• If you incorporate Maxicrop Liquid Seaweed to your tank when you are planting (most Australians refer to this as Seasol) at a rate of a one-quart bottle for every two hundred fifty gallons or one thousand liters then your plants will be able to establish themselves a lot quickly. See also our Aquaponics Plants blog post to know how many plants you should grow in your system.
When Can You Add Fish (If You Are Using a Fishless Cycling Technique)
  • You can start adding fish as soon as nitrates are present and the nitrite and ammonia levels have raised and declined below 1.0 ppm.
  • You can buy fish fingerlings from us.
Aquaponics Fish Food
  • We have both high-quality conventional fish feed as well as organic fish feed for different stages of omnivorous fish growth.
  • You can feed your fish as much as they want to eat in the first five minutes, once to three times a day. Adult fish can eat around one percent of its body weight in a day. Fish fry or babies can eat as much as seven percent. But a word of caution, you have to be very careful that you do not overfeed your fish.
  • If you see that your fish are not eating then they are likely stressed, they do not have sufficient amounts of oxygen or the water is already outside the right temperature.
  • Add a fistful of composting red worms for every grow bed as soon as your Aquaponics system is fully cycled and the fish have already been added. If you want to know how to get worms to your grow bed, you can read a post from our website Aquaponic Worms.
  • Your target pH should be neutral around 6.8 to 7.0 in your Aquaponic system. This is a deal between the optimal ranges of the plants, bacteria and fish. For your fish, you need a pH of 6.5 to 8.0. For your plants, you need a pH of around 5.0 to 7.0 and for your bacteria, you will need a pH of 6.0 to 8.0.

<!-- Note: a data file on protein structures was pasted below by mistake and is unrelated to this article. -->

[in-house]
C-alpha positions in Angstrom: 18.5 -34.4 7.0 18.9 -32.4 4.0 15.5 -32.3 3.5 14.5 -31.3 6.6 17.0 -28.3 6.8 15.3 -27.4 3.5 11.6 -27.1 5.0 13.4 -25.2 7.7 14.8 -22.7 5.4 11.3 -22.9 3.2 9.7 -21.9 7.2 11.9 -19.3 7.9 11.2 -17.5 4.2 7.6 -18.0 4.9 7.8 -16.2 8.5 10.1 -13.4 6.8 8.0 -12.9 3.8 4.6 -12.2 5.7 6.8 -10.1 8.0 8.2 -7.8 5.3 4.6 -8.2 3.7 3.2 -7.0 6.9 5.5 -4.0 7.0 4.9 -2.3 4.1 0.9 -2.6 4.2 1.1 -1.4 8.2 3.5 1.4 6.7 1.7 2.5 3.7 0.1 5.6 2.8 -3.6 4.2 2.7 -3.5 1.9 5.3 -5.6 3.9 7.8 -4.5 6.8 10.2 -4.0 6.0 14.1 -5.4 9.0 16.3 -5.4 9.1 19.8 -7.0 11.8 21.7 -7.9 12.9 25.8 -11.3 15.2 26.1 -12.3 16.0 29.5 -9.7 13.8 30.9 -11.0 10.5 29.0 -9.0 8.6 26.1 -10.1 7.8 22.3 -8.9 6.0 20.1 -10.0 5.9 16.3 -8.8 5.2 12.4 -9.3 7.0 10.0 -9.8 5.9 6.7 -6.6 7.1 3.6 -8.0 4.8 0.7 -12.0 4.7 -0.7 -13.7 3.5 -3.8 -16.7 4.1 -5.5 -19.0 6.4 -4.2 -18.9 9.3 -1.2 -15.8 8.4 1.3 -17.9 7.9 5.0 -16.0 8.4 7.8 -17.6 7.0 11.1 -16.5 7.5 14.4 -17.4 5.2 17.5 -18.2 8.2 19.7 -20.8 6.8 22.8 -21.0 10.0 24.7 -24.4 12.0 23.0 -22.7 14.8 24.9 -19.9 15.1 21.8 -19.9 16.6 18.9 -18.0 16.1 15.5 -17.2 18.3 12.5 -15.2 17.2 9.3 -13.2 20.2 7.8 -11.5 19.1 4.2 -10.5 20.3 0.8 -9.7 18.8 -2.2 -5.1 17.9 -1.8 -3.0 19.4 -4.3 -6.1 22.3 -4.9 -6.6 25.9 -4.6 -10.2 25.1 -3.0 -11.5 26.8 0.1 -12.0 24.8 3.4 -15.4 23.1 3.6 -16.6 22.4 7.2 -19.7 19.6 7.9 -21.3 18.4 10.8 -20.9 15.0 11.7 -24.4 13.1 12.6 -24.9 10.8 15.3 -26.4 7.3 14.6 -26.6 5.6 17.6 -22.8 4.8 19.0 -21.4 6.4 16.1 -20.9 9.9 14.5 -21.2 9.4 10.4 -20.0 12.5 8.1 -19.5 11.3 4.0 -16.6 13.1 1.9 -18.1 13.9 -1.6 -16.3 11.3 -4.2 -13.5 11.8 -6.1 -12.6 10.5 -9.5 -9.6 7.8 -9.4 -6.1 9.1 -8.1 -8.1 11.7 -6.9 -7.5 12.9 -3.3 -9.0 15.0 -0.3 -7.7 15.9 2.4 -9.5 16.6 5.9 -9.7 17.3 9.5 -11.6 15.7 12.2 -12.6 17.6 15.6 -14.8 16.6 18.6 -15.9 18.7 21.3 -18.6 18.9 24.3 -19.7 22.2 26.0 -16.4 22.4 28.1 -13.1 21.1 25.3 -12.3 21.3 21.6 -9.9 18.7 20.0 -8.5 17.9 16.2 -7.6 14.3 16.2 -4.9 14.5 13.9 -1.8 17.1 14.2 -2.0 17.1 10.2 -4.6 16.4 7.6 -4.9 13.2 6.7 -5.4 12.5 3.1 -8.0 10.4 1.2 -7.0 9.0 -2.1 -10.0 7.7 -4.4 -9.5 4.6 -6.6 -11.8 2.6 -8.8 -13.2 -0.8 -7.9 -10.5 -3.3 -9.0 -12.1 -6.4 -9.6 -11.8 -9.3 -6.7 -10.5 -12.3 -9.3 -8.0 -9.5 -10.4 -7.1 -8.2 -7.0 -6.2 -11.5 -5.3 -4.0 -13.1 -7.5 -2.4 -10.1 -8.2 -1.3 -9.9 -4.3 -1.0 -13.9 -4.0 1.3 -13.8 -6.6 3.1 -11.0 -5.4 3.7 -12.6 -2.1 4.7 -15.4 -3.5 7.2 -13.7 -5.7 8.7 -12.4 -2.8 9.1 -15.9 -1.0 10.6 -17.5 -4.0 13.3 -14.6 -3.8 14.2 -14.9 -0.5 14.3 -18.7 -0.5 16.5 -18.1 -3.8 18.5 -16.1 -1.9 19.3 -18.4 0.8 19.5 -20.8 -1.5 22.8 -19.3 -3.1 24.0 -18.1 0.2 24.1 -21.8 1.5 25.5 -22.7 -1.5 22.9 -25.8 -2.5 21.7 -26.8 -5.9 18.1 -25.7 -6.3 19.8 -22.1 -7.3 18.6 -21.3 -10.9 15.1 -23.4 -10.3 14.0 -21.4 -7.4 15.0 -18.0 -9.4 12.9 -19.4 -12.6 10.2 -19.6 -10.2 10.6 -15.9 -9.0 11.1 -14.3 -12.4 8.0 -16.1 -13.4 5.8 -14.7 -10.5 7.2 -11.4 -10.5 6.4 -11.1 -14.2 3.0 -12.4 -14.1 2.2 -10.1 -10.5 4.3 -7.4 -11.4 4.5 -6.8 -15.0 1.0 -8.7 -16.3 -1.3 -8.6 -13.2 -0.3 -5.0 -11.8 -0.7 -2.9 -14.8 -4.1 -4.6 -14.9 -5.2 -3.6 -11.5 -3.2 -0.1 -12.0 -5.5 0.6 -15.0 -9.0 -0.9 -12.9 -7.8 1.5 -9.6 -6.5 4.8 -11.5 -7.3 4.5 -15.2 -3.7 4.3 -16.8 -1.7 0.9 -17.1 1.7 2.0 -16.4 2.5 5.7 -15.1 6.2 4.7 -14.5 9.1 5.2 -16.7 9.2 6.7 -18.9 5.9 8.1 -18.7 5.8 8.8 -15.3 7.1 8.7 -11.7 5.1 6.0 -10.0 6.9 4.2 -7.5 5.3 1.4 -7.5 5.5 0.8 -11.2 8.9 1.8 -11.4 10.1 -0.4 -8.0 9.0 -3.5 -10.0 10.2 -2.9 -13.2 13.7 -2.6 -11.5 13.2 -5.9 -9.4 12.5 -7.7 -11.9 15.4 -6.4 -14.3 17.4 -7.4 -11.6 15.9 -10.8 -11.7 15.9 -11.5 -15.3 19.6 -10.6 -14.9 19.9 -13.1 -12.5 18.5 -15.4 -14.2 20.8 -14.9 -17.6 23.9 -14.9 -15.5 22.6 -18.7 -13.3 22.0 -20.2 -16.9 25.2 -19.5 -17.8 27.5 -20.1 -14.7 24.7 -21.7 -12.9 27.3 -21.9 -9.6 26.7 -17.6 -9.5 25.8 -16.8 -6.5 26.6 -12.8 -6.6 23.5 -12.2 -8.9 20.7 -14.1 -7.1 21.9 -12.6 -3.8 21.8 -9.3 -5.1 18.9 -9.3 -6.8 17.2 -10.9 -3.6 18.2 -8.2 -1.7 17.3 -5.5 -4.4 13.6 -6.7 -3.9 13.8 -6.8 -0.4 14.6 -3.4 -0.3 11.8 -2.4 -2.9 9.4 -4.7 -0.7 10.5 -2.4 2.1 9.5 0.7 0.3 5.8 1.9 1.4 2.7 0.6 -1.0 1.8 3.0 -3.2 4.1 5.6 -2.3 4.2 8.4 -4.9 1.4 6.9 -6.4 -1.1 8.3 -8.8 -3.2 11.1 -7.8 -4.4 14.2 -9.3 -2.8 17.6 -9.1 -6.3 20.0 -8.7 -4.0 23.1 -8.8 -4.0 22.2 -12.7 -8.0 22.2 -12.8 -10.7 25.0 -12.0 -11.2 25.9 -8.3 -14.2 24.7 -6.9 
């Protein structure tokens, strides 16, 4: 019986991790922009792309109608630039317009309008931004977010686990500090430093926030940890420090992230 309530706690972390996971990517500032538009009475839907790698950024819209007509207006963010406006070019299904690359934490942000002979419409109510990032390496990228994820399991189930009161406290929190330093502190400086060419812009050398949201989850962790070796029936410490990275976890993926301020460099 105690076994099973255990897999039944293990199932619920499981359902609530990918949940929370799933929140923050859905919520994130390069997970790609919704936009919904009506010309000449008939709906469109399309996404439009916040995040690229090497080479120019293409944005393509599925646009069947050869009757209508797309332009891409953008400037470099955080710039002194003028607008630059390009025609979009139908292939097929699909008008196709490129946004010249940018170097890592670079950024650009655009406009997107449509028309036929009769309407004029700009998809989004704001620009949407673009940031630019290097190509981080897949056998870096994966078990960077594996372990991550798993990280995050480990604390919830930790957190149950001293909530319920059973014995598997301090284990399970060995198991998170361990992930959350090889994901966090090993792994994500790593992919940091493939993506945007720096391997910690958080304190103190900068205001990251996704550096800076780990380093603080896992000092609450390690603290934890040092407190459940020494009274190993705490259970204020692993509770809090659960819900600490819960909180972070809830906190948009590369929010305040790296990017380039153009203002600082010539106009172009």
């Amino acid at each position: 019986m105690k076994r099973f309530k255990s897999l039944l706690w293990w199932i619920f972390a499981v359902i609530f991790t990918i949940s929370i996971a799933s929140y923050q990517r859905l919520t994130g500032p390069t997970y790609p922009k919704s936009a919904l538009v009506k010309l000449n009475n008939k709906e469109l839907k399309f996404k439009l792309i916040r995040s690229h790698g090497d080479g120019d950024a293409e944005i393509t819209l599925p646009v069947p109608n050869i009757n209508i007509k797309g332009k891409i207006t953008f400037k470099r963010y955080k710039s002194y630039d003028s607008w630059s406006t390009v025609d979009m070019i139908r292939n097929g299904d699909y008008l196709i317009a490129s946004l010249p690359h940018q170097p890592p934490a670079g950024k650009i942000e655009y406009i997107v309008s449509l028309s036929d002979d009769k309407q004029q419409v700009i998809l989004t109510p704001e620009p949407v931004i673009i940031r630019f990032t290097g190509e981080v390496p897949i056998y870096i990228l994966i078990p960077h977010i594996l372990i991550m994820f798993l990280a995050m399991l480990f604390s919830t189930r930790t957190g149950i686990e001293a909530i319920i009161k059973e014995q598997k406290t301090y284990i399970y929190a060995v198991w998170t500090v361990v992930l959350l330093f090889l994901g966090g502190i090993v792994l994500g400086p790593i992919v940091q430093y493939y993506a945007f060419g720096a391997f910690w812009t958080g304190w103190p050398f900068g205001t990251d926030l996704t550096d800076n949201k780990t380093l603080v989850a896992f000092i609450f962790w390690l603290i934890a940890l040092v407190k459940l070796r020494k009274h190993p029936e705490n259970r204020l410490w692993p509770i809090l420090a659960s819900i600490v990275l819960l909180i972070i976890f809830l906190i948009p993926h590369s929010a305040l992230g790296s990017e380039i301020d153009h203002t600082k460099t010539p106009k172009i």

• Test your pH levels every week as much as possible three to four times in a week using your API Freshwater Master Test Kit.
  • During your cycling period expect your pH to rise.
  • But soon after you have cycled your systems your pH will plummet below 7.0 regularly and it will require buffering up. If there is a need for you to lower your pH then it is mostly because of the water source like hard ground water or perhaps because you have a base buffer within your system like the oyster shell, incorrect media, egg shells or shell grit.
  • The best techniques for increasing or buffering pH if it goes below 6.4
  • Builder’s lime or hydrated lime, calcium hydroxide
  • Potassium hydroxide or potash or pearlash or Potassium carbonate or bicarbonate
  • If it is possible you can alternate between the two every time your system requires a pH boost. These can add potassium and calcium both of which are beneficial to your plants.
  • You can buy these compounds in AquaUp pH Raising Kits in small quantities
  • While they work be careful when using natural Calcium Carbonate products like snail shells, seashells, and egg shells. These are not harmful but they take a long period of time to dissolve and alter the pH. Therefore, if you add it you should check your pH levels after two hours and if still nothing has changed and you add more and then all of a sudden your pH shoots up because you have already added too much.
  • The best techniques for lowering your pH level in the order of your choice if it goes beyond 7.6
  • Acids like phosphoric and nitric since your plants can still make use of the phosphate and nitrate produced.
  • We have our own pH Lowering Solution that is made of phosphoric acid.
  • You can use other acids like vinegar (this one is weak), hydrochloric acid (this one is strong) and sulphuric (this one is strong) as your last option. We would like to emphasize that the reason why we said these should be your last option is because if you directly incorporate these into your system it will be very stressful for your fish.
  • Avoid putting anything to your system that contains sodium as this can build up in the long run and these can be very harmful to your plants.
  • Avoid using citric acid because this is anti-bacterial and it will only destroy the bacteria you are trying to build up in your biofilter.